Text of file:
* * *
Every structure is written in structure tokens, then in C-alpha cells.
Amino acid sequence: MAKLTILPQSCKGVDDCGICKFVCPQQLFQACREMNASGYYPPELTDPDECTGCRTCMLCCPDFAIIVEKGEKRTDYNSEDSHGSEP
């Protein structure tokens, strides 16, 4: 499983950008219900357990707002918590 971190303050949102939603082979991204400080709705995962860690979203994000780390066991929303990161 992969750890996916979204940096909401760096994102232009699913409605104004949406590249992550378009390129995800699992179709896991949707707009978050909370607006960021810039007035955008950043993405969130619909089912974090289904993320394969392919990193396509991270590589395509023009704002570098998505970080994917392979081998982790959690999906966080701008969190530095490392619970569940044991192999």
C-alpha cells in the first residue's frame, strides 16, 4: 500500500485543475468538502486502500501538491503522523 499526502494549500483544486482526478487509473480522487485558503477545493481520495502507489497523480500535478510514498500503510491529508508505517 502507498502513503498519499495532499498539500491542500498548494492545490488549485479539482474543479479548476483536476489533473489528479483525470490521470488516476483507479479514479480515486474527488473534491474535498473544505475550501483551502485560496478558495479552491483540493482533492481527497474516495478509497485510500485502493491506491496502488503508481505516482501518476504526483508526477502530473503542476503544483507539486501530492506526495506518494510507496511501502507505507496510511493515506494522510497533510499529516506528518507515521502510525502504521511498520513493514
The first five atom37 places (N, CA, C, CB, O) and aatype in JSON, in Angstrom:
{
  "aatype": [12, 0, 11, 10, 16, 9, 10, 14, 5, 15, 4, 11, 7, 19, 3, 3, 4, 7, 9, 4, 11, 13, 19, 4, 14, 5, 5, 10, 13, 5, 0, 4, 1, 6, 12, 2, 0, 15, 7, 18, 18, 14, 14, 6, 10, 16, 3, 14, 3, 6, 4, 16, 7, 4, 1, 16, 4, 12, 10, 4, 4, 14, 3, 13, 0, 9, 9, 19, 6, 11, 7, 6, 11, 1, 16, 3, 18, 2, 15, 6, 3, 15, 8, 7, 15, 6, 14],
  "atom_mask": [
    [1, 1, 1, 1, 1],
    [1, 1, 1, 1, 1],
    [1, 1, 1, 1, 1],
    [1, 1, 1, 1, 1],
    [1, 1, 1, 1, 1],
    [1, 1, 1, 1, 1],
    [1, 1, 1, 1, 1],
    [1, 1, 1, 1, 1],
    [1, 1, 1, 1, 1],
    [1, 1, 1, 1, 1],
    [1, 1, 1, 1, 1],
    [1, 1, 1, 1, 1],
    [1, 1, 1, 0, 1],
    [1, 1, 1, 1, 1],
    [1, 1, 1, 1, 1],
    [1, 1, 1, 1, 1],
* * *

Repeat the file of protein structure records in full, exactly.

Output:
Every structure is written in structure tokens, then in C-alpha cells.
Amino acid sequence: MAKLTILPQSCKGVDDCGICKFVCPQQLFQACREMNASGYYPPELTDPDECTGCRTCMLCCPDFAIIVEKGEKRTDYNSEDSHGSEP
């Protein structure tokens, strides 16, 4: 499983950008219900357990707002918590 971190303050949102939603082979991204400080709705995962860690979203994000780390066991929303990161 992969750890996916979204940096909401760096994102232009699913409605104004949406590249992550378009390129995800699992179709896991949707707009978050909370607006960021810039007035955008950043993405969130619909089912974090289904993320394969392919990193396509991270590589395509023009704002570098998505970080994917392979081998982790959690999906966080701008969190530095490392619970569940044991192999």
C-alpha cells in the first residue's frame, strides 16, 4: 500500500485543475468538502486502500501538491503522523 499526502494549500483544486482526478487509473480522487485558503477545493481520495502507489497523480500535478510514498500503510491529508508505517 502507498502513503498519499495532499498539500491542500498548494492545490488549485479539482474543479479548476483536476489533473489528479483525470490521470488516476483507479479514479480515486474527488473534491474535498473544505475550501483551502485560496478558495479552491483540493482533492481527497474516495478509497485510500485502493491506491496502488503508481505516482501518476504526483508526477502530473503542476503544483507539486501530492506526495506518494510507496511501502507505507496510511493515506494522510497533510499529516506528518507515521502510525502504521511498520513493514
The first five atom37 places (N, CA, C, CB, O) and aatype in JSON, in Angstrom:
{
  "aatype": [12, 0, 11, 10, 16, 9, 10, 14, 5, 15, 4, 11, 7, 19, 3, 3, 4, 7, 9, 4, 11, 13, 19, 4, 14, 5, 5, 10, 13, 5, 0, 4, 1, 6, 12, 2, 0, 15, 7, 18, 18, 14, 14, 6, 10, 16, 3, 14, 3, 6, 4, 16, 7, 4, 1, 16, 4, 12, 10, 4, 4, 14, 3, 13, 0, 9, 9, 19, 6, 11, 7, 6, 11, 1, 16, 3, 18, 2, 15, 6, 3, 15, 8, 7, 15, 6, 14],
  "atom_mask": [
    [1, 1, 1, 1, 1],
    [1, 1, 1, 1, 1],
    [1, 1, 1, 1, 1],
    [1, 1, 1, 1, 1],
    [1, 1, 1, 1, 1],
    [1, 1, 1, 1, 1],
    [1, 1, 1, 1, 1],
    [1, 1, 1, 1, 1],
    [1, 1, 1, 1, 1],
    [1, 1, 1, 1, 1],
    [1, 1, 1, 1, 1],
    [1, 1, 1, 1, 1],
    [1, 1, 1, 0, 1],
    [1, 1, 1, 1, 1],
    [1, 1, 1, 1, 1],
    [1, 1, 1, 1, 1],